In India, people have the right to life, but fake encounters and mob lynching happen. In spite of the right to free speech, publications feel compelled to withdraw articles critical of government or corporates. There is a right to equality but discrimination is still rampant.
When the mention of fundamental rights in the Constitution is not able to ensure their full implementation on ground, one wonders what will happen if privacy is not recognised as a fundamental right. In such a situation, citizens may not have protection against surveillance and even profiling by the state, the state could target those who speak against it, even voting preferences may be influenced, telephone tapping could be routinely resorted to and our mails intercepted. This is indeed a terrifying prospect.
The right to privacy is not explicitly mentioned in the Constitution. But then the right to “due process” too was not there and, in fact, was dropped by the framers of the Constitution. Yet, the apex court read it into the “right to personal liberty”. The court, in fact, silently brought about what may be called a “rights revolution” by judicially creating several fundamental rights.
When the democratic state turned totalitarian under Indira Gandhi and started abusing its powers to amend the Constitution, the Supreme Court as protector of civil liberties stood firm and applied the brakes first, in 1967, by denying Parliament power to amend the Constitution and then, in 1973, through the “basic structure” doctrine which too is not there in the text of the Constitution.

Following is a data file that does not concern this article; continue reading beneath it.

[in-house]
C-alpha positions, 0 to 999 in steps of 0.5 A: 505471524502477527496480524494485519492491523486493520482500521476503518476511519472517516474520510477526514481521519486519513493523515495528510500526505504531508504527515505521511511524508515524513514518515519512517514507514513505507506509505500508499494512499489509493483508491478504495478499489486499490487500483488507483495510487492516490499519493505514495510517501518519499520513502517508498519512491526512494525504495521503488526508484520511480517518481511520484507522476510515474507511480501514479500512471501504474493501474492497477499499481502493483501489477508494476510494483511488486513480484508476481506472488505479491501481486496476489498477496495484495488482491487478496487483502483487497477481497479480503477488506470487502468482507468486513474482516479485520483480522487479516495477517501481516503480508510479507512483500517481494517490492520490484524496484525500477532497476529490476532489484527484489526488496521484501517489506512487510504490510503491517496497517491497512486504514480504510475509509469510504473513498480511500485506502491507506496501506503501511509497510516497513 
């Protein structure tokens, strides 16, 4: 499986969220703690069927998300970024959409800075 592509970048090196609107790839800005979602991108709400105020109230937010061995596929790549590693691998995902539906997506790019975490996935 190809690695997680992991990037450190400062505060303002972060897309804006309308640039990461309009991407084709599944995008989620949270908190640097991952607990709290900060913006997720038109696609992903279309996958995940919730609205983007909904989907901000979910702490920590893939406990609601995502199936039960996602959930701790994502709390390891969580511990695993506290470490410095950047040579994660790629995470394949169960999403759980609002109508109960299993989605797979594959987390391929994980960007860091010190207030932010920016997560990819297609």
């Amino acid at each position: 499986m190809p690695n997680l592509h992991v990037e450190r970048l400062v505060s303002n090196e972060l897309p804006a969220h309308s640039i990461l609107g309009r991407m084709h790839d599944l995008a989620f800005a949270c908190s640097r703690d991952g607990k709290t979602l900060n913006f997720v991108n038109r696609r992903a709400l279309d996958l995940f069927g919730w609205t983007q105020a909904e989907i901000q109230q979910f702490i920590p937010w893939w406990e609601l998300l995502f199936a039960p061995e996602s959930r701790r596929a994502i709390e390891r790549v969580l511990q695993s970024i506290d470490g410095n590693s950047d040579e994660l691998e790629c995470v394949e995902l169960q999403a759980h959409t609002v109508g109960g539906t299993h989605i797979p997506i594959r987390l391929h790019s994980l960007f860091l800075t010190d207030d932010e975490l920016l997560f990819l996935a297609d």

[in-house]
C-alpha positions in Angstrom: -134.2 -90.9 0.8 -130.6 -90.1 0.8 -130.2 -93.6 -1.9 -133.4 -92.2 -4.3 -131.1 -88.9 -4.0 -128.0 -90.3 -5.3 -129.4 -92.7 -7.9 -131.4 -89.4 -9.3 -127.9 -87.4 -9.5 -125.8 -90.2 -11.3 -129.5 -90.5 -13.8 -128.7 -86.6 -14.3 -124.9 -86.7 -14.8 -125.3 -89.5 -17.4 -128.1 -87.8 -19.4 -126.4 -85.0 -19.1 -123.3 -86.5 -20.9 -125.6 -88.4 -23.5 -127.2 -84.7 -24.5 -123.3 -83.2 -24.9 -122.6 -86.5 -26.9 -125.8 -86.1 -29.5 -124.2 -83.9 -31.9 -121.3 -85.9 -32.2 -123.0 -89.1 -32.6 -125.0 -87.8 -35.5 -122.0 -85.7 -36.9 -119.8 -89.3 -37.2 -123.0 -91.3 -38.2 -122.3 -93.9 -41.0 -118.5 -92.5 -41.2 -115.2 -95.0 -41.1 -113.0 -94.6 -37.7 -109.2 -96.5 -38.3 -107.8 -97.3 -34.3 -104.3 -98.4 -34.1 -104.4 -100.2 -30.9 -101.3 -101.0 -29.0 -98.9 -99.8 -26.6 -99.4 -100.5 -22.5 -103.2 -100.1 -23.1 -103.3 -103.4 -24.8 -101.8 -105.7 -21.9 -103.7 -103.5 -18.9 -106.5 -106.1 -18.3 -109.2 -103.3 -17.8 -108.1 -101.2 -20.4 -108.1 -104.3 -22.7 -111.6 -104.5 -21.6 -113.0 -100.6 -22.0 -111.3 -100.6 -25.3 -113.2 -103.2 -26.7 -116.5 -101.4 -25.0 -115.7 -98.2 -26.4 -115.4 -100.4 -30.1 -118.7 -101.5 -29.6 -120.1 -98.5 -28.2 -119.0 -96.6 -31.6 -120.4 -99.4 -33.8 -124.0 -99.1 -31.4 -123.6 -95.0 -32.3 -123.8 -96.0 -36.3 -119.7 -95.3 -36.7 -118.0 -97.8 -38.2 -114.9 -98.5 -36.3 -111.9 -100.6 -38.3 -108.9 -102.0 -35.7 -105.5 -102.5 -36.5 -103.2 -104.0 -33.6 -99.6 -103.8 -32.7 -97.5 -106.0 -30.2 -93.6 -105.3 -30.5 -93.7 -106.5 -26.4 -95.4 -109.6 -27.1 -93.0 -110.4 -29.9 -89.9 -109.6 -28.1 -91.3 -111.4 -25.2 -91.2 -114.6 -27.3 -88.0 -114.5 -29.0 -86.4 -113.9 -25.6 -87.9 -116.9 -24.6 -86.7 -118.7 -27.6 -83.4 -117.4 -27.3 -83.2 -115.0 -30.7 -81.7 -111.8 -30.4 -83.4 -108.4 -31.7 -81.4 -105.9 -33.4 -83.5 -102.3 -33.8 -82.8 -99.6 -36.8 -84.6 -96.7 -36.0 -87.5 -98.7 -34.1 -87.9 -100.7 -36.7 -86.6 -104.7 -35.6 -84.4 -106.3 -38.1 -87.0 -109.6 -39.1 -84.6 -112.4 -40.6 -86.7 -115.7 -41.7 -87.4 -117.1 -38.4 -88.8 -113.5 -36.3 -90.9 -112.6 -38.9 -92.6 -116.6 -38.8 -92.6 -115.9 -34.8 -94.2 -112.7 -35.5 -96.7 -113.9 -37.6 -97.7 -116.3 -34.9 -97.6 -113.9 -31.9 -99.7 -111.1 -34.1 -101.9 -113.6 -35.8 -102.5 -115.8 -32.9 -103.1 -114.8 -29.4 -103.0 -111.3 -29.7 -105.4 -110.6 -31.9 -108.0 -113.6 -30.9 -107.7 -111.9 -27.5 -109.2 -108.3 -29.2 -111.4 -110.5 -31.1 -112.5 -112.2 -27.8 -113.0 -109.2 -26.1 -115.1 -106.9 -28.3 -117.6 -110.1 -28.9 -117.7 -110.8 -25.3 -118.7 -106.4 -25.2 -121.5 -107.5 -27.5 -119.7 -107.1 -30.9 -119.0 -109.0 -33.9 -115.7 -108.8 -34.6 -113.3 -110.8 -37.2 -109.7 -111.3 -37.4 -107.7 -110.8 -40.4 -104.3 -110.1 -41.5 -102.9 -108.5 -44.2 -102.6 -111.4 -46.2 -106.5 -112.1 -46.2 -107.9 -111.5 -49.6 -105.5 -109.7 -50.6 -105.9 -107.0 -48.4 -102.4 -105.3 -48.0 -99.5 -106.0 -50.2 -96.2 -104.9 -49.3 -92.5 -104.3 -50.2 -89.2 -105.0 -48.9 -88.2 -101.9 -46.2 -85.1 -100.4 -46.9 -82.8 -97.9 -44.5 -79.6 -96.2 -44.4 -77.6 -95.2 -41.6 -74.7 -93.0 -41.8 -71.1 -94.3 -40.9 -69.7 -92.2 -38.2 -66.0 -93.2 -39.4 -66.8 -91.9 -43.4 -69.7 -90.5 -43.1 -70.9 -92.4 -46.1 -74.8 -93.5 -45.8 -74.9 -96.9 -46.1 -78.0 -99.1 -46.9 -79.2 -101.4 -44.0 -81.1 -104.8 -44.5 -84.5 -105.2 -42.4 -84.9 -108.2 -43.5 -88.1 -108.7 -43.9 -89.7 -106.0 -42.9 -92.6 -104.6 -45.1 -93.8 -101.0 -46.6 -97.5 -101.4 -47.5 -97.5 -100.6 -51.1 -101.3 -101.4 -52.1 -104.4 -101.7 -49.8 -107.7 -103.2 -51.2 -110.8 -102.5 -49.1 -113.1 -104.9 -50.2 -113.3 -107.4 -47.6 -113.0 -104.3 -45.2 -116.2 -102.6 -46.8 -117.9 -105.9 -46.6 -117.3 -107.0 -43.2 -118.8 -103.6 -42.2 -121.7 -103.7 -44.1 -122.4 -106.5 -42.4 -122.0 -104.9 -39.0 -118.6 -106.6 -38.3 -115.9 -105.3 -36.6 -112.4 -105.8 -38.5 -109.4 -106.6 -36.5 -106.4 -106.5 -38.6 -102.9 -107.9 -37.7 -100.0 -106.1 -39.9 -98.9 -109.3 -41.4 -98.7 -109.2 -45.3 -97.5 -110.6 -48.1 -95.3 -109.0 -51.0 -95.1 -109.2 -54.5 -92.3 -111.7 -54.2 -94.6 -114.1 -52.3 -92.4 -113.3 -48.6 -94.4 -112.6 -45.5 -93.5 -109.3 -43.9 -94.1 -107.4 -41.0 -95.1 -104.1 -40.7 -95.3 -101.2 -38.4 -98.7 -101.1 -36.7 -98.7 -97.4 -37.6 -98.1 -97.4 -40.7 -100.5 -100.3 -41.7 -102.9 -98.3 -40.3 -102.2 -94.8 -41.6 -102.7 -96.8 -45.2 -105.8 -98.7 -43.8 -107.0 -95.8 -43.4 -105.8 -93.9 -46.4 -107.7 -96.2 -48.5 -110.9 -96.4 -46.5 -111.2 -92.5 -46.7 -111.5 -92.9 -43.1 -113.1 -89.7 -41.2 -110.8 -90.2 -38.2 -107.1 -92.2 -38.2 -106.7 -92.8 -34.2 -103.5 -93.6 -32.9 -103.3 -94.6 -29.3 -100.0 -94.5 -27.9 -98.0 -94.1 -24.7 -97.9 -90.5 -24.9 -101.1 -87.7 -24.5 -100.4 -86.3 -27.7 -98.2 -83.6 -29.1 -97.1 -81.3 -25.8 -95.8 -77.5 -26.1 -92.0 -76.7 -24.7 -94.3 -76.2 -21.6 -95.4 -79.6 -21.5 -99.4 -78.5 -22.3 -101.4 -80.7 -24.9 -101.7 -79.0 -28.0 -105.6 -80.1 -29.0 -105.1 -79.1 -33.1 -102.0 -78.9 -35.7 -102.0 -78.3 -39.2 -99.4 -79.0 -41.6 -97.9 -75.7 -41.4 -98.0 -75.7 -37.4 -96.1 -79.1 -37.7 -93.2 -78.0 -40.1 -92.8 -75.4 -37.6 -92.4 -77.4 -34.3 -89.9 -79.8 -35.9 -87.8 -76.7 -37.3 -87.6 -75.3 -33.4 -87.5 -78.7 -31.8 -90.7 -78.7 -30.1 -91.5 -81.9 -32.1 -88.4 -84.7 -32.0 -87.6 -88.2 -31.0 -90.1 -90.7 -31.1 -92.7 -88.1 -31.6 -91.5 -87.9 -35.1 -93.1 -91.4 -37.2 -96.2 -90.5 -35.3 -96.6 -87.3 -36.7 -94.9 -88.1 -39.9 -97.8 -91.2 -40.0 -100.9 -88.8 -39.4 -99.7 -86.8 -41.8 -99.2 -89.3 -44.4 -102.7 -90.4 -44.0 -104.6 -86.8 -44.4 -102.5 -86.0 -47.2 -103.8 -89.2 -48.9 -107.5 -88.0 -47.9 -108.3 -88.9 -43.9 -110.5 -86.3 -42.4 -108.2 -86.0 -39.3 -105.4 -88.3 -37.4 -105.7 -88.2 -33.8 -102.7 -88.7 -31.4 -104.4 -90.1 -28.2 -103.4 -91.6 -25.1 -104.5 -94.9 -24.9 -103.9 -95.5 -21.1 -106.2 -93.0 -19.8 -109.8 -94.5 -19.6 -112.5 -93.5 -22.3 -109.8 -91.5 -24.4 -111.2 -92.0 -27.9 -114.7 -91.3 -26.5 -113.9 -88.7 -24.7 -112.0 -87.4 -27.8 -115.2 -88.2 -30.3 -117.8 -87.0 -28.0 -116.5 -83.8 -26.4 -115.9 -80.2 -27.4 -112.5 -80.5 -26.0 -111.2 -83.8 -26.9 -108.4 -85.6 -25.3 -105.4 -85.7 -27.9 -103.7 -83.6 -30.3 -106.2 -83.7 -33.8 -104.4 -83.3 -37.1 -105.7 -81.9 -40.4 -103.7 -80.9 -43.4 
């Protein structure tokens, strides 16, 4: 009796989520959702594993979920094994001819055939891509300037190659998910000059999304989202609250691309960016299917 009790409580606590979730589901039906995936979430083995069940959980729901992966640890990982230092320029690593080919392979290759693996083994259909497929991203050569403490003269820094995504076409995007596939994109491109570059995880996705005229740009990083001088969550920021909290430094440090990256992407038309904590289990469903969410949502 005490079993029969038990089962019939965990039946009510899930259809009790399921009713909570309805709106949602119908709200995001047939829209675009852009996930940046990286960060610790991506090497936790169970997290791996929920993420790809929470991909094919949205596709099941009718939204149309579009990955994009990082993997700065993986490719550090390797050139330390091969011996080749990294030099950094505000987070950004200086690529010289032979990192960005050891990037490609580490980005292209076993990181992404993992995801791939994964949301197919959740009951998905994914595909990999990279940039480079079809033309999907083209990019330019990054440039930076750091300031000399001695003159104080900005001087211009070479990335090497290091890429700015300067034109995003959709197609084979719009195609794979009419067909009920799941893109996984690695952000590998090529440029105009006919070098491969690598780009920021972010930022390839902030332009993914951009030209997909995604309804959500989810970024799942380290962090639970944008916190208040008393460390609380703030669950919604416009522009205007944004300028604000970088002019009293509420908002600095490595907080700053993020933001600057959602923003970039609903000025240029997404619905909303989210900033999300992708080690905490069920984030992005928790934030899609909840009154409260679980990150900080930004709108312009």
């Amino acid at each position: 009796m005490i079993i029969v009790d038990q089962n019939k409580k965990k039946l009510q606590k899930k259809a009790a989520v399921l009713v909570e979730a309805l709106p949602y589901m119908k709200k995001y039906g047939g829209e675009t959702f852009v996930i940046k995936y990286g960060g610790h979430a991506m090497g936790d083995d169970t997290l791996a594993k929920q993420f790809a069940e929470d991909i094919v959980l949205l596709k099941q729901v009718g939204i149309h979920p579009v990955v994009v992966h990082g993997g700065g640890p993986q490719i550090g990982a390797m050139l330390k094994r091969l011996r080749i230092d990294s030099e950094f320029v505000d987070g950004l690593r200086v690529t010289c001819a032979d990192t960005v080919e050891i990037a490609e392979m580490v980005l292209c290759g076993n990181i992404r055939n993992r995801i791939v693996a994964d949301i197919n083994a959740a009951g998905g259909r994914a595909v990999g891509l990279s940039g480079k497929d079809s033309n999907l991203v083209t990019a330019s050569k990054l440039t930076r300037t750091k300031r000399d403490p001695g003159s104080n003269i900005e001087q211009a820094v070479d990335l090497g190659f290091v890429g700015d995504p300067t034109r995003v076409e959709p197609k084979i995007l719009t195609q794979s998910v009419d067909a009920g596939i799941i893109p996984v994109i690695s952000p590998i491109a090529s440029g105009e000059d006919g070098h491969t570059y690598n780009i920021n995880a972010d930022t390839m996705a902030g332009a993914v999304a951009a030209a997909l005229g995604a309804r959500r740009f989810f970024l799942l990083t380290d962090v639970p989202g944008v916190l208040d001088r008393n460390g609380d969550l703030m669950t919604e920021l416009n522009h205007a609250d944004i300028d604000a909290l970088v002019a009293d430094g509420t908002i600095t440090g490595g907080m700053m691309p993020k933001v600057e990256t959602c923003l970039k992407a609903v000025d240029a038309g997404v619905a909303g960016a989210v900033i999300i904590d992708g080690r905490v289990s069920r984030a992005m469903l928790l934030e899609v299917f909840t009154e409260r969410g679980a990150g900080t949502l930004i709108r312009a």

If the text of the Constitution alone is going to determine the nature of the right to privacy, then the collegium system, the right against arbitrariness and the freedom of press too could go soon. Voluntary surrender of personal information to private entities cannot be equated with mandatory data collection by the state. The right to privacy judgment will be a litmus test for the apex court.
Will the court follow the rich traditions of 1967 and 1973 and rise to the challenges of the information age? One hopes there would not be another ADM Jabalpur (1976) kind of decision where the majority accepted the government’s argument that when the right to life and personal liberty is suspended, citizens have no remedy against illegal detention.
It is erroneous to believe that eight- and six-judge benches have authoritatively held that there is no right to privacy. In the Satish Chandra case (1954), the fundamental question was whether the state’s power of search and seizure violated the right against self-incrimination under Article 20(3). In a positivist mould, the court refused to read right to privacy under this provision.
Then came the Kharak Singh (1963) case where a dacoity accused was released and put under surveillance. Police constables would knock at his door, wake him up during night and disturb his sleep. The majority conceded that “everyman’s home is his castle” and struck down domiciliary visit regulations. But without any elaborate discussions, the court yet again said that there was no fundamental right to privacy in India.
But there was the powerful dissenting judgment of Justice Subba Roa, with whom Justice J.C. Shah concurred. They argued that even though the right to privacy is not specifically mentioned in the Constitution, it is a necessary ingredient of the right to personal liberty. In the Gobind case (1975) the minority opinion of Kharak Singh case became the majority opinion. The court has recognised right to privacy as an integral part of right to personal liberty. Today, liberty is a part of the basic structure of the Constitution.
Despite the recognition of privacy as a fundamental right, the government will continue to have powers to impose “reasonable restrictions”. It is no body’s case that the right to privacy is an absolute right. Moreover, global experience shows that the denial of privacy neither promotes national security nor curbs terrorism, it merely takes away citizen’s freedom to be left alone and curtails his/her choice in personal decisions.
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